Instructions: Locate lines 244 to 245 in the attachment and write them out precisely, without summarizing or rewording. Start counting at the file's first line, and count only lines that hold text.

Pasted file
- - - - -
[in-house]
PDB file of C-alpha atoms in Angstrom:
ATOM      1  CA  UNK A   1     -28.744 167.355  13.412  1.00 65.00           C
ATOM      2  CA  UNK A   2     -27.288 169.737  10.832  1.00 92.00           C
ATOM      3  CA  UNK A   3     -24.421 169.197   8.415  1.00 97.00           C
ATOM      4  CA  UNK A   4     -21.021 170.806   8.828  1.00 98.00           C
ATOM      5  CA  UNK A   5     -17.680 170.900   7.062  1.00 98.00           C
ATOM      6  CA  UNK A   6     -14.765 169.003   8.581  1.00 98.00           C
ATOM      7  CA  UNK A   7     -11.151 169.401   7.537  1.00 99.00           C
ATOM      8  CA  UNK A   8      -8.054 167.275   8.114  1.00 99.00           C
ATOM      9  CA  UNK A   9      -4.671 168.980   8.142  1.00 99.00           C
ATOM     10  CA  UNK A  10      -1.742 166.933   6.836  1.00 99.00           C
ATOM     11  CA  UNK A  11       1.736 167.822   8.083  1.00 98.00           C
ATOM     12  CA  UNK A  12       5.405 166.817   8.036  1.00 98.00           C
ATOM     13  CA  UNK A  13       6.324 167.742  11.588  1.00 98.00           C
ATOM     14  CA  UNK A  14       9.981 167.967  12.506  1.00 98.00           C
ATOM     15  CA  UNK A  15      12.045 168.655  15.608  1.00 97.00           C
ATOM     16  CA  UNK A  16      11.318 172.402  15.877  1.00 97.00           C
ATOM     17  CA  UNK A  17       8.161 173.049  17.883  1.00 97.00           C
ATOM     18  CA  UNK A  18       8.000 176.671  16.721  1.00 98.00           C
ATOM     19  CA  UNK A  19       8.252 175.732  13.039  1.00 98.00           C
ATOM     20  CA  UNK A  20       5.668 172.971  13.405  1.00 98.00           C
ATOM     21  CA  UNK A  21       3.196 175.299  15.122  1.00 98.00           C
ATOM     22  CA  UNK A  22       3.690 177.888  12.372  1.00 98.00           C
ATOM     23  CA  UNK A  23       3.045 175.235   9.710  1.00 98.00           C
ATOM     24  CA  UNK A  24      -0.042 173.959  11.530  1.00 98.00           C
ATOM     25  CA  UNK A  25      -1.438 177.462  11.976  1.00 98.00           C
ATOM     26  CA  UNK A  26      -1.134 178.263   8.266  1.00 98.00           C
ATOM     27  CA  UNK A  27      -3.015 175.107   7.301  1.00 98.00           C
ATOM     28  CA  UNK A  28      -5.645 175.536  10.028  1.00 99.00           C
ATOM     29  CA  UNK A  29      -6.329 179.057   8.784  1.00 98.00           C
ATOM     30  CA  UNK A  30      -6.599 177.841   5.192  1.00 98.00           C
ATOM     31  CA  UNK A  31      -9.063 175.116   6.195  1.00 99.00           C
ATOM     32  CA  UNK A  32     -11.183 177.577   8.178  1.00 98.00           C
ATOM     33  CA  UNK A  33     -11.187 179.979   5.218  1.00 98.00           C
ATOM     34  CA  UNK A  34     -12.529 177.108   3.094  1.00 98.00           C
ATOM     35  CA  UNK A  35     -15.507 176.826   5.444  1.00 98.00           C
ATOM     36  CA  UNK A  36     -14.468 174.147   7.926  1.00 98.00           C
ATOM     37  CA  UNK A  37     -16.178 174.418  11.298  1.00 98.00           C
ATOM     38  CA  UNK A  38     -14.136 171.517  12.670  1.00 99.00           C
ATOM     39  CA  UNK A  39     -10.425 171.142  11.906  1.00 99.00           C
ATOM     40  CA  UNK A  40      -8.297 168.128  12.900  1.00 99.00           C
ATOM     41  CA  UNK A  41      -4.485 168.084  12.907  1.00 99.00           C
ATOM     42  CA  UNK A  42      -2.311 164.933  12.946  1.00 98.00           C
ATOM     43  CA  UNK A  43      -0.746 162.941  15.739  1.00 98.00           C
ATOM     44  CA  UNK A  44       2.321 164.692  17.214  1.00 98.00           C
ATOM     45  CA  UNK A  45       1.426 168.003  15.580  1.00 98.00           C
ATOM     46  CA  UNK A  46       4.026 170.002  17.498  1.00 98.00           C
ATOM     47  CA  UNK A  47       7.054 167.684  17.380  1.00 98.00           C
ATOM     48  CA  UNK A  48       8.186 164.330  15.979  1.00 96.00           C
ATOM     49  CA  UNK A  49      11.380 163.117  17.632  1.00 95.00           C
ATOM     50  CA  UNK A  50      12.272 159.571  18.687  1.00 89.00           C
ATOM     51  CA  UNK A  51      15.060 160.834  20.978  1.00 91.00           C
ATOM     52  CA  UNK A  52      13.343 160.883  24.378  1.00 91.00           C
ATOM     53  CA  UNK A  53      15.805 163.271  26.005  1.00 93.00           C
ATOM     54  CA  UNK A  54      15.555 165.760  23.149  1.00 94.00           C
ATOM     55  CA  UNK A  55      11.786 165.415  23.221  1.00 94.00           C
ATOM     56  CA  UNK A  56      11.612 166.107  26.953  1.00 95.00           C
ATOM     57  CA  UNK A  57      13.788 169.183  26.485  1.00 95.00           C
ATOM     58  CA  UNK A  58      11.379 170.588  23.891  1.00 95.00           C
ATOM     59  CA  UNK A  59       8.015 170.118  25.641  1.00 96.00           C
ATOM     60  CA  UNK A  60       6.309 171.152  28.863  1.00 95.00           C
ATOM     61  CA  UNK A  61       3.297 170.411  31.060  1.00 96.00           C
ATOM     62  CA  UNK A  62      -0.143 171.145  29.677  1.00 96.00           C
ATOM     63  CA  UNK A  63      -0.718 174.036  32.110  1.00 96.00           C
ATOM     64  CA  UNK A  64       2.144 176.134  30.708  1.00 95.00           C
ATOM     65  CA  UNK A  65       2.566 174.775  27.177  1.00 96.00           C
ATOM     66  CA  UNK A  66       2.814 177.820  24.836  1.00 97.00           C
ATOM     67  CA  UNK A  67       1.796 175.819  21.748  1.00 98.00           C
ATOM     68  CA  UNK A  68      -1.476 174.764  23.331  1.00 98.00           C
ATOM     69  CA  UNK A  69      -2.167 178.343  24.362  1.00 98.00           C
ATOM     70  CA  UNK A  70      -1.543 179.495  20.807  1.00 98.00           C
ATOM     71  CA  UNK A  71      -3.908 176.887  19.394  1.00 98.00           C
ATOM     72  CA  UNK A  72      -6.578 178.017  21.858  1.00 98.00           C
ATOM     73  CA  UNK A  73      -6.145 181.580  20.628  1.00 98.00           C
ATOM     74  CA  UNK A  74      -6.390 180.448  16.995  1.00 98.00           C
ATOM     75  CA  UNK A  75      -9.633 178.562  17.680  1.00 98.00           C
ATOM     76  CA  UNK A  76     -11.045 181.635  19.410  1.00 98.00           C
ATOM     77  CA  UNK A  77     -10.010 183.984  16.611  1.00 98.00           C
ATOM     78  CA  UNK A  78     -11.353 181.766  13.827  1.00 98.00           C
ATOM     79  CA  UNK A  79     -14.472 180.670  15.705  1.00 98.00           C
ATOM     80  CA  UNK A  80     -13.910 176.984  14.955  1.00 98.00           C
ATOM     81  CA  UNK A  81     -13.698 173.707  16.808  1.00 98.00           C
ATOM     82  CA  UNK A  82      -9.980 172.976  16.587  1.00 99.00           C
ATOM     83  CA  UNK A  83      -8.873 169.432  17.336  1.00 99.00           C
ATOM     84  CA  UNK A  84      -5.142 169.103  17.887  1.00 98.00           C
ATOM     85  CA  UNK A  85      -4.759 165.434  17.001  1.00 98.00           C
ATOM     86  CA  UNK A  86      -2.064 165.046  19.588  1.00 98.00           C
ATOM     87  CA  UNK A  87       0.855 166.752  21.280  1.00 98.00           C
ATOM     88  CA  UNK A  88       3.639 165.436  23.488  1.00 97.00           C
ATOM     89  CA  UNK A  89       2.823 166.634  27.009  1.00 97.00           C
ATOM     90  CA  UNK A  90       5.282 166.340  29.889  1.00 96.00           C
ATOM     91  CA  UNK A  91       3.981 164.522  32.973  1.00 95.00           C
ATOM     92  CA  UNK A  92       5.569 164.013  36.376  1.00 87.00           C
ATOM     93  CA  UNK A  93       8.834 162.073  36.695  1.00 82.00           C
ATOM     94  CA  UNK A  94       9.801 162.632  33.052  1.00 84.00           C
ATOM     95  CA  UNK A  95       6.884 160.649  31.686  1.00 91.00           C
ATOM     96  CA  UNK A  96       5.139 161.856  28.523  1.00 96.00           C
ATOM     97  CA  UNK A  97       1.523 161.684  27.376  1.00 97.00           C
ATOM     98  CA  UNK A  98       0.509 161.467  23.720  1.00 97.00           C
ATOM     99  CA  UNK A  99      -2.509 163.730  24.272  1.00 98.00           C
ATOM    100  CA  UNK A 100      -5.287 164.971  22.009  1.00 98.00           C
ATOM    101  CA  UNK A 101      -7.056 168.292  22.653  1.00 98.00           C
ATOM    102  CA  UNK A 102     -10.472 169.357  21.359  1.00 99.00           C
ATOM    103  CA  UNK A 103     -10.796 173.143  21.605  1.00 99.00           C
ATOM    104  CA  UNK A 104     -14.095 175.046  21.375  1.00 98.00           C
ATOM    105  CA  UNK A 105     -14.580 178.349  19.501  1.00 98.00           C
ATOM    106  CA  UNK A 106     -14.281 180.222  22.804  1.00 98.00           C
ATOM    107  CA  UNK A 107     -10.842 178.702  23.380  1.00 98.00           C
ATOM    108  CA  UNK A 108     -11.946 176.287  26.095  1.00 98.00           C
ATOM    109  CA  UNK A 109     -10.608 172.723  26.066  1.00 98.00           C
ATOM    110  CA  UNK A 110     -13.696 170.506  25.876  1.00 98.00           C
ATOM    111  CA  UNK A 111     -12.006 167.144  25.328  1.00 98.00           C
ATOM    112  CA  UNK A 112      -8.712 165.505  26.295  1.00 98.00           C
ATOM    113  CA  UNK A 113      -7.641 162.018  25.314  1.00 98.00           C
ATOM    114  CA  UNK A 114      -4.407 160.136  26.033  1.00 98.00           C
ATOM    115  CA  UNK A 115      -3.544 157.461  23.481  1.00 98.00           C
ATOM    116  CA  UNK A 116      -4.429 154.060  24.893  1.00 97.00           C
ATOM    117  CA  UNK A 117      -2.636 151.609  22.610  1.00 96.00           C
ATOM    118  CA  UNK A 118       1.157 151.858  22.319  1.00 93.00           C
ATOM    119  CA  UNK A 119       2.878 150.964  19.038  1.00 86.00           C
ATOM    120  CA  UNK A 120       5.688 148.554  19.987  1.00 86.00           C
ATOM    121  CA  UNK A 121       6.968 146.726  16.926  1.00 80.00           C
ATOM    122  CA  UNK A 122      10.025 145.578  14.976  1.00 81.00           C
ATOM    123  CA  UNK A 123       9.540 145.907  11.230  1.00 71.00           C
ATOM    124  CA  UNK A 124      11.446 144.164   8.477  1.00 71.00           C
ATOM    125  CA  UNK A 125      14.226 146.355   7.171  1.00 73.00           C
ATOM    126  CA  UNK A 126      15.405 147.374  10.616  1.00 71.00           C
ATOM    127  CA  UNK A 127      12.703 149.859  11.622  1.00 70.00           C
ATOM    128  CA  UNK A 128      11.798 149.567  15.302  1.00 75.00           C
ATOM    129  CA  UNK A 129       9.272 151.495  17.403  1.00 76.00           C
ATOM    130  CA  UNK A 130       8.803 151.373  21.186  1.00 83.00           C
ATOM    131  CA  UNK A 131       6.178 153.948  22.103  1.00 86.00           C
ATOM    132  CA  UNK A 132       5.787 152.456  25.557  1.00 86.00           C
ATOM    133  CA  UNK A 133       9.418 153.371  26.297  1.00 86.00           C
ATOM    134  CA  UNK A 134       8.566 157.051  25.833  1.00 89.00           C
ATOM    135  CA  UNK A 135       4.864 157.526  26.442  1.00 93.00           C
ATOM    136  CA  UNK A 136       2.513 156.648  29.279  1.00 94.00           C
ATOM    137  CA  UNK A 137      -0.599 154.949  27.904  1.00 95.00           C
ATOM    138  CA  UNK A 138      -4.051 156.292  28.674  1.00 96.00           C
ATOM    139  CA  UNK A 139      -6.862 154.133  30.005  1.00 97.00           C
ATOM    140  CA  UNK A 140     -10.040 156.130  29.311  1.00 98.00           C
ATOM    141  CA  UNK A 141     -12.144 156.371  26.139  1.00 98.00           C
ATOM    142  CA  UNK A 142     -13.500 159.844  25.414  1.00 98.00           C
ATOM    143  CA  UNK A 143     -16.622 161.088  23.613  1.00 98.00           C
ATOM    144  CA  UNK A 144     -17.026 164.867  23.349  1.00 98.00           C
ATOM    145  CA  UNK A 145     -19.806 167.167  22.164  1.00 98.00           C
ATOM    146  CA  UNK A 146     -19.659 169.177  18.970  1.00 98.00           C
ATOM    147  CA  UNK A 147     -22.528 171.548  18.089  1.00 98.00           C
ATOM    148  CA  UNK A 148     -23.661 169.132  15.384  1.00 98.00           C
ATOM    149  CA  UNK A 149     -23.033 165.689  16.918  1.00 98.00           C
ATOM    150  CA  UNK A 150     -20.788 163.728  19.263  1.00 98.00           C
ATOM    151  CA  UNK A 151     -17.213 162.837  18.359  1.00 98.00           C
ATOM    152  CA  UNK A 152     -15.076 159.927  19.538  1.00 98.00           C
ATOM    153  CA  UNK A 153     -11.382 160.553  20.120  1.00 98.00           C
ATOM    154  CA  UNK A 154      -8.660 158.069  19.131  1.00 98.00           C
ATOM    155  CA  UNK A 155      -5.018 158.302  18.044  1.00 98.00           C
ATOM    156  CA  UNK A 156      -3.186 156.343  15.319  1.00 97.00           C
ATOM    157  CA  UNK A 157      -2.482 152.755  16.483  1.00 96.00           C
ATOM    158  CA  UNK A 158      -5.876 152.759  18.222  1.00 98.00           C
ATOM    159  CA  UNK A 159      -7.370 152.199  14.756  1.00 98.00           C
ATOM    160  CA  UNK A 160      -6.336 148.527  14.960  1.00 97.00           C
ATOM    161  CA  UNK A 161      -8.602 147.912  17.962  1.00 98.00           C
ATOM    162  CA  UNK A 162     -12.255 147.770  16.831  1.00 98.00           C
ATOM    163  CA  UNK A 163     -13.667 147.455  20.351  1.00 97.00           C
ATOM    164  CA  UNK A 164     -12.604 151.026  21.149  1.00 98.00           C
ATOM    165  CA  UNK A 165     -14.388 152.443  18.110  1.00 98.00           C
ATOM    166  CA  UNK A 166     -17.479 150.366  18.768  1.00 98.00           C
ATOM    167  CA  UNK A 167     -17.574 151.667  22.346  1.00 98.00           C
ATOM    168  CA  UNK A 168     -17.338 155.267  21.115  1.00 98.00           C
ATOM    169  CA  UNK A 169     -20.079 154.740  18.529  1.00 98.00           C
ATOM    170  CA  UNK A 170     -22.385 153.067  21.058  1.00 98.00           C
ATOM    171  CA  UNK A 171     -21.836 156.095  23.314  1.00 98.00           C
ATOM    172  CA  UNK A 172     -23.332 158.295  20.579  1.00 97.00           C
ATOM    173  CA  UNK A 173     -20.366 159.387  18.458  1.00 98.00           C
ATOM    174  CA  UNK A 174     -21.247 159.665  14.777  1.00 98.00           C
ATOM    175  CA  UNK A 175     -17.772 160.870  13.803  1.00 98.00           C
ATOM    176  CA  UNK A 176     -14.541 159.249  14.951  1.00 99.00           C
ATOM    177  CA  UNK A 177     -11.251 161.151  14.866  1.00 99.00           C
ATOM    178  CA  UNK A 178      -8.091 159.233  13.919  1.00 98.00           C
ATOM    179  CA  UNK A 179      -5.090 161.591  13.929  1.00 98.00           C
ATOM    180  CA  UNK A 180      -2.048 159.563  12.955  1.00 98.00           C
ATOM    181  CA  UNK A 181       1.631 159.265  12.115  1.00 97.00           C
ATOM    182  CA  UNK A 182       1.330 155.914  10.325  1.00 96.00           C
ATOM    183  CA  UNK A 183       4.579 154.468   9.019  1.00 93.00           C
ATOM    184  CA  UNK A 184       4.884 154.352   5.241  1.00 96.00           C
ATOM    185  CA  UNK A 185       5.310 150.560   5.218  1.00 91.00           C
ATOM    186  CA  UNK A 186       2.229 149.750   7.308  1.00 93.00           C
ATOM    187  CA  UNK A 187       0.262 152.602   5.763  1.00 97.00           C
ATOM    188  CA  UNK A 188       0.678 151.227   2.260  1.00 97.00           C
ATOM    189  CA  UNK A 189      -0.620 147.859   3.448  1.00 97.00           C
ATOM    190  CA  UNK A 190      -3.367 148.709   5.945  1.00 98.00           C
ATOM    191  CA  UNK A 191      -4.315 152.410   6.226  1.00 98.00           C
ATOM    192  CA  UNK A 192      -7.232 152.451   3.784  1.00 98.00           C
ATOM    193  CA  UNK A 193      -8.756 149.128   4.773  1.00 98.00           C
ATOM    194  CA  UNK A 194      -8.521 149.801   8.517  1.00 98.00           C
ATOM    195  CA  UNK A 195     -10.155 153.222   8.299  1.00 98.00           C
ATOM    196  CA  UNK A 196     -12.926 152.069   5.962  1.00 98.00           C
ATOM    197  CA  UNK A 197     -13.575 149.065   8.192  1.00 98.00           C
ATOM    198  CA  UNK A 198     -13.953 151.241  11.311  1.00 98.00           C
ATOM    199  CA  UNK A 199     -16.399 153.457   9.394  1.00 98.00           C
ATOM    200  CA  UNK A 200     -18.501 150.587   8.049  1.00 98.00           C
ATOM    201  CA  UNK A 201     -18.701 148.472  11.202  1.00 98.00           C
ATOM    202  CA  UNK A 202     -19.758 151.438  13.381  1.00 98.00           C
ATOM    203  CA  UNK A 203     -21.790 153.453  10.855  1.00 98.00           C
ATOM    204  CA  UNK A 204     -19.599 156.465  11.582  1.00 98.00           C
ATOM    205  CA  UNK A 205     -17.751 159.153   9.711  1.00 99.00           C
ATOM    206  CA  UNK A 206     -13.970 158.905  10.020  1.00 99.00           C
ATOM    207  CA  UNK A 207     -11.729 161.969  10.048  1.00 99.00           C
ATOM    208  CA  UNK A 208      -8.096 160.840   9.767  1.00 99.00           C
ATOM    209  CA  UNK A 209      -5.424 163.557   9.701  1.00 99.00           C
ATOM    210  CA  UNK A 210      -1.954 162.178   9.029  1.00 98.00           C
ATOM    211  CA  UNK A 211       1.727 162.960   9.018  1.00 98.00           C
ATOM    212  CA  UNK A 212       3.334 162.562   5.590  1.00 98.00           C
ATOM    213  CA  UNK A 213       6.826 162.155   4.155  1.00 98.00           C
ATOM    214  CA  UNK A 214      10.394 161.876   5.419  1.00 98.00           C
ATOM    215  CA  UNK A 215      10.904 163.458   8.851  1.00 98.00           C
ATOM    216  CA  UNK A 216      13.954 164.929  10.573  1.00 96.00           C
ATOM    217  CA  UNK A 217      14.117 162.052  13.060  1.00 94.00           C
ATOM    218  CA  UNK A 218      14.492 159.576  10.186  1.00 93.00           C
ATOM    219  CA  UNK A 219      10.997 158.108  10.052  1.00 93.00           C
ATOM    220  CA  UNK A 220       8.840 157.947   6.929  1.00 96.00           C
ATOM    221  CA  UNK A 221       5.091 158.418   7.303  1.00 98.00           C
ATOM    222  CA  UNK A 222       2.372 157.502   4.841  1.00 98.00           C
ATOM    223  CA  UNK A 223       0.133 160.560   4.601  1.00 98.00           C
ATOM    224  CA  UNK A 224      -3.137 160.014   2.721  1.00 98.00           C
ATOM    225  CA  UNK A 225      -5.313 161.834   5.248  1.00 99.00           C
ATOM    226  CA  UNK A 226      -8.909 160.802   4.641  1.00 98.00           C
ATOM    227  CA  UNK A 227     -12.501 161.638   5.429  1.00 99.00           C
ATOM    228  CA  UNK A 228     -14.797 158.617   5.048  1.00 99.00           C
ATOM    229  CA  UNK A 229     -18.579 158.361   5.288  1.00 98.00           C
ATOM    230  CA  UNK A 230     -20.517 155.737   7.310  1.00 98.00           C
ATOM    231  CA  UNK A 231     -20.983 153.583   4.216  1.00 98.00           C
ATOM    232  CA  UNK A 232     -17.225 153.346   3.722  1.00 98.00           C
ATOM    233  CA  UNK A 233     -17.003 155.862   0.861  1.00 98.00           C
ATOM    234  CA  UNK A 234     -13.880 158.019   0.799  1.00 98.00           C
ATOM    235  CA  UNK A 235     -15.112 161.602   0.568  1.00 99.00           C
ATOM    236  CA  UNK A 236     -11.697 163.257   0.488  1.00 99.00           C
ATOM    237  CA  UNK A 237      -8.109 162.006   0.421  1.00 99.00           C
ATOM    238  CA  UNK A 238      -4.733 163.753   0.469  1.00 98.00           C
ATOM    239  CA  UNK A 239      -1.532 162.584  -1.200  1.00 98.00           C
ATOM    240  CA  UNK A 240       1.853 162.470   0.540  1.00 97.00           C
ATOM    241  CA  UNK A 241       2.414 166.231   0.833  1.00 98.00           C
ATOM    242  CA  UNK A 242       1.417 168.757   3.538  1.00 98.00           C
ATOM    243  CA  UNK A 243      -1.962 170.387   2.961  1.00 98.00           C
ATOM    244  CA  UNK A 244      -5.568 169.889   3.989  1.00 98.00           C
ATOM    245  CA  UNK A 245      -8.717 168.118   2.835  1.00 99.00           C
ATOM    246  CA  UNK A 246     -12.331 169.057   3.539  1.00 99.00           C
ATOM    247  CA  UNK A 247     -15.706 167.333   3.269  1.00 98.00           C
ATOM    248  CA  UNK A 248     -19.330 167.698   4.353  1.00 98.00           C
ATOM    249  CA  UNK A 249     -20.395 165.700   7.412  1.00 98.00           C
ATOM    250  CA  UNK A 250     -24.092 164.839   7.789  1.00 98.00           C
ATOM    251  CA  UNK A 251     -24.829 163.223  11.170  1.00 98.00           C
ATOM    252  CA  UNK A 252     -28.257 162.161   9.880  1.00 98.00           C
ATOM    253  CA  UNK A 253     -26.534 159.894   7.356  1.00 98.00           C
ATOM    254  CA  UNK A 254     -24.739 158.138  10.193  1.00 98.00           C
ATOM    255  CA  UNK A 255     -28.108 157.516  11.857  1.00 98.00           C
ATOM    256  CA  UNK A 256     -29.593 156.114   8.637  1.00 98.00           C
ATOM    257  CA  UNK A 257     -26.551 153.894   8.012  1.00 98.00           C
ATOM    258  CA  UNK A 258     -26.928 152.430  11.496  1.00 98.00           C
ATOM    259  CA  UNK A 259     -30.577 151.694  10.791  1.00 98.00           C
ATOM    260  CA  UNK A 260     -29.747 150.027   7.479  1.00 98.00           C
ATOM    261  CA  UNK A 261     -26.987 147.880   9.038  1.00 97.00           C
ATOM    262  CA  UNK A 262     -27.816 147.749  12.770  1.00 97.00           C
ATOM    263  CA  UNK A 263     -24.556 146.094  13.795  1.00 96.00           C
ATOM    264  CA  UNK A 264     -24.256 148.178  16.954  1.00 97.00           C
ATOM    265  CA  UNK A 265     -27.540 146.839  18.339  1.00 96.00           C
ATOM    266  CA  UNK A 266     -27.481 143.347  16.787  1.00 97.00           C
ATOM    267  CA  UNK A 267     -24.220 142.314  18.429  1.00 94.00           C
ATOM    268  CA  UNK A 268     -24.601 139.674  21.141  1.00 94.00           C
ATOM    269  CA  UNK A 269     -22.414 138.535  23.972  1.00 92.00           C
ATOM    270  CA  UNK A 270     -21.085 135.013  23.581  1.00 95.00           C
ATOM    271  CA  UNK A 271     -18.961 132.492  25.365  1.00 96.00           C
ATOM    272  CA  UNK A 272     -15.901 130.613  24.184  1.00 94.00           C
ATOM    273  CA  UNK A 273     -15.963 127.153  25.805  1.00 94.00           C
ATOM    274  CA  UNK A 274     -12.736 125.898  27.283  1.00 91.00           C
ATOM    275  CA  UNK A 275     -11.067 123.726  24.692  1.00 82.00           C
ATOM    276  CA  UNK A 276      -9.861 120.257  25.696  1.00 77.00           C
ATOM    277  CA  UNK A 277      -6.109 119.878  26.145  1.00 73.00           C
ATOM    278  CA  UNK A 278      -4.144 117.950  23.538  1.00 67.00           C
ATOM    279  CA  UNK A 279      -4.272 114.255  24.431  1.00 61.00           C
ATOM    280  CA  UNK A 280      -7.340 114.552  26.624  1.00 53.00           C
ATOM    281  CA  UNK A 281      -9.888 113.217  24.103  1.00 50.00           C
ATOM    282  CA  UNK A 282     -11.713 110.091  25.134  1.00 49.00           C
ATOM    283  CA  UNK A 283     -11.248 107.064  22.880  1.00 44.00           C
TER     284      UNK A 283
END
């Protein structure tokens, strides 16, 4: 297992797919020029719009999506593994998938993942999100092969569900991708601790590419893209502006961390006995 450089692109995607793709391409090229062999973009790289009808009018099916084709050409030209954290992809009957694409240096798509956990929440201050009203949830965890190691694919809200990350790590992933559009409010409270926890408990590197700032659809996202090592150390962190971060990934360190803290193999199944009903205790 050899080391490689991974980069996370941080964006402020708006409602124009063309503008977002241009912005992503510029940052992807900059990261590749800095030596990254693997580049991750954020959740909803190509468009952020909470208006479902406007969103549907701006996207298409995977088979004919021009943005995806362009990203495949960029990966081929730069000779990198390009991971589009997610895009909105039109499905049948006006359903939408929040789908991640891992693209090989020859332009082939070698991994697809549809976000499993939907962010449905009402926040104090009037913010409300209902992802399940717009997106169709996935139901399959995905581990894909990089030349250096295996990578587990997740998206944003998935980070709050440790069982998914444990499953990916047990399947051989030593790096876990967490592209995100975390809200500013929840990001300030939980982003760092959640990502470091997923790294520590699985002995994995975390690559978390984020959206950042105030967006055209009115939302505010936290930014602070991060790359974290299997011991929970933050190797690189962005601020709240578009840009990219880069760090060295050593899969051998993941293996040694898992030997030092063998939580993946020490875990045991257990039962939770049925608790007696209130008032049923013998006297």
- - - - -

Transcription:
ATOM    242  CA  UNK A 242       1.417 168.757   3.538  1.00 98.00           C
ATOM    243  CA  UNK A 243      -1.962 170.387   2.961  1.00 98.00           C